As America is poised to elect a black man to the White House, Tanya Barfield’s historical drama revisits a time when blacks weren’t even wanted in the building. The action unfolds in the tumultuous reform era of Woodrow Wilson’s presidency, when issues of child labor, women’s suffrage, monopoly domination and the “Negro Question” are roiling the political waters. For Jade Kingston (an unpolished turn by Michole Briana White), there is wary optimism that Wilson (Lawrence Pressman) might advocate for better treatment of blacks. She gets a job as a White House stenographer, but her boss, Edward (Michael T. Weiss), turns out to be a patronizing boor with a perpetual hard-on, who treats her like a glorified domestic. Bitter and disillusioned, she is dragged into some chicanery with a black journalist (Joseph C. Phillips), which ultimately lands her on the wrong side of the law. Barfield’s script is surprisingly devoid of insight or depth; depicted here by Barfield and director Leigh Silverman, Wilson is reduced to a doddering old man with an annoying penchant for blustery oratory, a dull sense of humor and bad migraines. A scene that has him cringe while watching scenes from Birth of a Nation is almost absurd. Edward is even more of an airy caricature. The final scene, illuminated by fireworks, is grossly heavy-handed and contrived. Richard Hoover and Sibyl Wickersheimer’s Oval Office set piece, however, is well-crafted.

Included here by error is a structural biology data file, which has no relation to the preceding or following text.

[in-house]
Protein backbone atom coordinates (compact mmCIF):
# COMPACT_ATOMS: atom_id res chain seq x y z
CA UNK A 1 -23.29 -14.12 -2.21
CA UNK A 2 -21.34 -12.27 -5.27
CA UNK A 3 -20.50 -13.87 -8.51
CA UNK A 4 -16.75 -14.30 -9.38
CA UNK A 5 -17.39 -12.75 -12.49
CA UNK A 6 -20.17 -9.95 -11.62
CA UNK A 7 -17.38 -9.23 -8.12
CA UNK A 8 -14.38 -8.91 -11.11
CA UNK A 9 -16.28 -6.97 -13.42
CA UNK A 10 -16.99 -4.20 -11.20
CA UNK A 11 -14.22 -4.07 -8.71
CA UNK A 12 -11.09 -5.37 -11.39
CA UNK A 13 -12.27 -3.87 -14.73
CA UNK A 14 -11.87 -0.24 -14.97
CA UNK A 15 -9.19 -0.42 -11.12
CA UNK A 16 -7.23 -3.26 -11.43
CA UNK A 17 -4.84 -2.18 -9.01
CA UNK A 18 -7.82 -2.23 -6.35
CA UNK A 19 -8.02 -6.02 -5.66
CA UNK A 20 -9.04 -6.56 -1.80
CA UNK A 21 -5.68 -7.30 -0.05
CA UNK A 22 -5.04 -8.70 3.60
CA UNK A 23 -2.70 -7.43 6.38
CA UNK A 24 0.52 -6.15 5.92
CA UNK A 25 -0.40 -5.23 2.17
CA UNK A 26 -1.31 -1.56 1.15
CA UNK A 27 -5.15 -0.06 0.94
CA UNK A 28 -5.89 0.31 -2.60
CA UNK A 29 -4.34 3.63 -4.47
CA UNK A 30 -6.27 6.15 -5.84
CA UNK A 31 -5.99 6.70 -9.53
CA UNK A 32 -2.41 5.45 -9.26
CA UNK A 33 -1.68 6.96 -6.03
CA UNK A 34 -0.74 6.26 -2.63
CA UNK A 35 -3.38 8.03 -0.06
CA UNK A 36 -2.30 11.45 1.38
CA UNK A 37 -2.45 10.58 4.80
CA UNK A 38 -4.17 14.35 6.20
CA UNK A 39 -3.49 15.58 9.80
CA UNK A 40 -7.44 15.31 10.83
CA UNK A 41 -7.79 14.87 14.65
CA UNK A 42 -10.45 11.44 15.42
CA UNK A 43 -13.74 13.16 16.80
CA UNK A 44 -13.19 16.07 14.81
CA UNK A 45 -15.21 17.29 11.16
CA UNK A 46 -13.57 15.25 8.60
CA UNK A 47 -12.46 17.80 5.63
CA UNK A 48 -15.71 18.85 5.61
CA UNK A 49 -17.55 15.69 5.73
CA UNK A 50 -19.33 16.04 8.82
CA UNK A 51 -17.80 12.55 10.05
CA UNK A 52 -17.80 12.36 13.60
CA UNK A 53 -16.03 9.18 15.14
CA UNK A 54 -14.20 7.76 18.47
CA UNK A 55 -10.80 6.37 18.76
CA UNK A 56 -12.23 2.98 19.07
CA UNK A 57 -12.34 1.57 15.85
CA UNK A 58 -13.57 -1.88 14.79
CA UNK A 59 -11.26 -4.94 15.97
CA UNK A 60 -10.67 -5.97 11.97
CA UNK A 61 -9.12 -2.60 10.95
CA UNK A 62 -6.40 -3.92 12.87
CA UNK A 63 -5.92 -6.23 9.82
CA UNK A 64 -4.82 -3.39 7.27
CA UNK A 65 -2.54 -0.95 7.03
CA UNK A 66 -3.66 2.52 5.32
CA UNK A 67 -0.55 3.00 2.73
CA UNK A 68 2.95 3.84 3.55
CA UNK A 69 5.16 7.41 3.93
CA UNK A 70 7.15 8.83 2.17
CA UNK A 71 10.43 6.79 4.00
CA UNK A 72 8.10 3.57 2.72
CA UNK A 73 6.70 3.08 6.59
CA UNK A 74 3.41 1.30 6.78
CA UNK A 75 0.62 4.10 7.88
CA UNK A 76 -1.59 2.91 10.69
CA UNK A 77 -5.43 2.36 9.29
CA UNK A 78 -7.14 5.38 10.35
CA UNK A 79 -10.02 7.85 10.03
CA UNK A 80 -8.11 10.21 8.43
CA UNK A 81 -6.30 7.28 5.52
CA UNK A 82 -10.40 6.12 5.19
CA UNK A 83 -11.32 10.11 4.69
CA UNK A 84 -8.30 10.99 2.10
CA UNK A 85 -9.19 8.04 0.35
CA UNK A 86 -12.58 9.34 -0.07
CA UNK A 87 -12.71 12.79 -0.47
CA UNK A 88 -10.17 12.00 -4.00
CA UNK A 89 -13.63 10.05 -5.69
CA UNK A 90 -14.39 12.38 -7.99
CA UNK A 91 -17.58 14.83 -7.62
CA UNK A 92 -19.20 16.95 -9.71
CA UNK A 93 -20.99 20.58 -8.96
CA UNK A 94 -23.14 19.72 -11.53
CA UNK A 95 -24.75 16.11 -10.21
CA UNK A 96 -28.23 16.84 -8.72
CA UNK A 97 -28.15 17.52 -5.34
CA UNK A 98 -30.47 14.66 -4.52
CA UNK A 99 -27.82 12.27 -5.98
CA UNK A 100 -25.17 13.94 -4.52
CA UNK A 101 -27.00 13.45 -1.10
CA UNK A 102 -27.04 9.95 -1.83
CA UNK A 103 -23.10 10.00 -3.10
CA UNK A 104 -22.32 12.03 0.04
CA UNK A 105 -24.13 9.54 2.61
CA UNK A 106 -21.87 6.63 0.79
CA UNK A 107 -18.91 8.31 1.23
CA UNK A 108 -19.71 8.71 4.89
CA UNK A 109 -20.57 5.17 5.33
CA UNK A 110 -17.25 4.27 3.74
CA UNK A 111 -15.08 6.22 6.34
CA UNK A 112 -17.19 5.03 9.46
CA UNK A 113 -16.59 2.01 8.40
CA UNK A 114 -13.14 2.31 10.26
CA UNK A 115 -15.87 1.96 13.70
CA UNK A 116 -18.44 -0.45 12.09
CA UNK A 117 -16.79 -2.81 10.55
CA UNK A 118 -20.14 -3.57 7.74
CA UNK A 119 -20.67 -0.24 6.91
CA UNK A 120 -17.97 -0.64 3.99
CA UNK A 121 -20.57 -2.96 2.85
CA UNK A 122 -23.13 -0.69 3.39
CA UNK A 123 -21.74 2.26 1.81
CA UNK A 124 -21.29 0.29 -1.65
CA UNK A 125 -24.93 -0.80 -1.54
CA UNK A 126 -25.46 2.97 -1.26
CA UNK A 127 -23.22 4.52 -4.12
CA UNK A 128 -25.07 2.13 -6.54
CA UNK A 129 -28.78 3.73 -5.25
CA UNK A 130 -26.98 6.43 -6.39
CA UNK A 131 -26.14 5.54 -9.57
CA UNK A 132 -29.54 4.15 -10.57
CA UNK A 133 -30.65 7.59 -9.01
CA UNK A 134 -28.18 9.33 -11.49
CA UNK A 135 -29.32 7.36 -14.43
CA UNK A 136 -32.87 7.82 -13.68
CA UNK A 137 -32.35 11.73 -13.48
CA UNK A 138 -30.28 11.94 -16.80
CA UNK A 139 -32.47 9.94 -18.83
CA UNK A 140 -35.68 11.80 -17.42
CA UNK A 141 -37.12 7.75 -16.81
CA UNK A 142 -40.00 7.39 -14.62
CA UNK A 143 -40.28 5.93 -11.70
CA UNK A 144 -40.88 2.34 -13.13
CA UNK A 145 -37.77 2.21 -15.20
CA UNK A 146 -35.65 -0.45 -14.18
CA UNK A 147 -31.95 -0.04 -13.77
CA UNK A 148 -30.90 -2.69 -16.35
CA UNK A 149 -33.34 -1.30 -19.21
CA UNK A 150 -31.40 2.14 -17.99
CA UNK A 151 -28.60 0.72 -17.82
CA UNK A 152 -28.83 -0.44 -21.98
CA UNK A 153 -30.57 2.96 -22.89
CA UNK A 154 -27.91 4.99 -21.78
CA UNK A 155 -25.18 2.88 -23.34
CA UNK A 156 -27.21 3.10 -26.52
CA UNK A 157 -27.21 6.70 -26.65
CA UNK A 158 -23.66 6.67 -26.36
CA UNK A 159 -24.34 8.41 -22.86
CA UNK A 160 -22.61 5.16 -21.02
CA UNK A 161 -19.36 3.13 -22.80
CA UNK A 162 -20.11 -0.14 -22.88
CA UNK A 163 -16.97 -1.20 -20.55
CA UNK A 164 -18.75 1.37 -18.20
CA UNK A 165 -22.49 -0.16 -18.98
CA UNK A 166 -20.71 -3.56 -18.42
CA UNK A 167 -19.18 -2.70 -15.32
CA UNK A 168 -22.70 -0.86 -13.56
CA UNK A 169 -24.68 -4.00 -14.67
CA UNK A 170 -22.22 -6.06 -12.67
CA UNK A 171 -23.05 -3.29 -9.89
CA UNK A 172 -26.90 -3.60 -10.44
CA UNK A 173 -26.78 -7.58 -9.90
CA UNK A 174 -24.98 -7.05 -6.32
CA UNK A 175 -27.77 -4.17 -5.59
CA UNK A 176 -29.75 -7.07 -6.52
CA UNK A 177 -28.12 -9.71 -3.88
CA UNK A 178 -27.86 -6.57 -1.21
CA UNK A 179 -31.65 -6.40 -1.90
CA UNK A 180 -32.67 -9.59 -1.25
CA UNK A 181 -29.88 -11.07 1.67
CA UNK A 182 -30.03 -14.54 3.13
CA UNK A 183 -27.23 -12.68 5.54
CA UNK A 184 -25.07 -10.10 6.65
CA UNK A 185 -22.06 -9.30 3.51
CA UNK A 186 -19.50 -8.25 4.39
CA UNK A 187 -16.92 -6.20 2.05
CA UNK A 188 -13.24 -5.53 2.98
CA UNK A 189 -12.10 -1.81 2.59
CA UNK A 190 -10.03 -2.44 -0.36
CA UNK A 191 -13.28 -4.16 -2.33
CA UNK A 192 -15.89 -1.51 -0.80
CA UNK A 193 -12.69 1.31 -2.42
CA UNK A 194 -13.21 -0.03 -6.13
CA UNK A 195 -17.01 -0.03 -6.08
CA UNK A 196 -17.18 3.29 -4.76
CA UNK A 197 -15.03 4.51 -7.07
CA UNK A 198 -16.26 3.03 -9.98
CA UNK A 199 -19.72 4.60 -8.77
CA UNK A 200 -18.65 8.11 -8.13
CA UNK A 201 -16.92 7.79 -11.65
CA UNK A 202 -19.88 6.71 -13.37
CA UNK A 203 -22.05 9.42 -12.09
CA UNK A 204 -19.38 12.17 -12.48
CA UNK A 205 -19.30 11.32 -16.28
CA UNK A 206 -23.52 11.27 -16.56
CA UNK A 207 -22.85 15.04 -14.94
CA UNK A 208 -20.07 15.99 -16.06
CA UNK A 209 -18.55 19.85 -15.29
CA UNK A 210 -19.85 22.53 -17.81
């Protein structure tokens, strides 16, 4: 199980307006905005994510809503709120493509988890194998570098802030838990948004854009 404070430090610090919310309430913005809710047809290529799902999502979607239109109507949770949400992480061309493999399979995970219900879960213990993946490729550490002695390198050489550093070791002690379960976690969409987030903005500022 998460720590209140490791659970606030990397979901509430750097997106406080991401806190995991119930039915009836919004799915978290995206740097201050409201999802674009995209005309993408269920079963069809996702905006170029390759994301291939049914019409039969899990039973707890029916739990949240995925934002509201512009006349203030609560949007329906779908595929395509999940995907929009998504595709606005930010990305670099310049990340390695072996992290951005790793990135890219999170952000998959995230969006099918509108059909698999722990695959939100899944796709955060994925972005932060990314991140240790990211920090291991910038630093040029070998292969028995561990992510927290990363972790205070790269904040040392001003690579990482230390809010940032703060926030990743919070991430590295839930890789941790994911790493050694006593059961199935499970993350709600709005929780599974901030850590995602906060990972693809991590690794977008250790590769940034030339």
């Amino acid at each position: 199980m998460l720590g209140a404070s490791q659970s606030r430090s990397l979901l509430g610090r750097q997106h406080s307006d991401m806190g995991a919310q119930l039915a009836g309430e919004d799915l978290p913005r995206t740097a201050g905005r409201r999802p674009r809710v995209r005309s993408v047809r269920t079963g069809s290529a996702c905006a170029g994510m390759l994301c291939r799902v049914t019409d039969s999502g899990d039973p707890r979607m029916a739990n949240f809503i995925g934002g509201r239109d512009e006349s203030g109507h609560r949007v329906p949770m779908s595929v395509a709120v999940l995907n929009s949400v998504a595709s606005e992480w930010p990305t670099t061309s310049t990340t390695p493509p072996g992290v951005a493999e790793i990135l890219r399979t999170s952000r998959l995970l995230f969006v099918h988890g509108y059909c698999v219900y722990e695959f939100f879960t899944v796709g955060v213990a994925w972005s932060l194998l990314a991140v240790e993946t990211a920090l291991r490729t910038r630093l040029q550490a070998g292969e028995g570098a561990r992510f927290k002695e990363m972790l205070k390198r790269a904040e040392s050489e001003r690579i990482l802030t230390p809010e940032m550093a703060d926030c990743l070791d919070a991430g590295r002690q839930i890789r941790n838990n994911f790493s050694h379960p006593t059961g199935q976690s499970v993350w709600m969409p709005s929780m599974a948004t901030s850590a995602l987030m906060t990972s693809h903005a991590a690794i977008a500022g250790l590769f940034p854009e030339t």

Tuesdays-Saturdays, 8 p.m.; Sun., July 13, 1 & 6:30 p.m.; Saturdays, 2 p.m. Starts: July 11. Continues through July 27, 2008

LA Weekly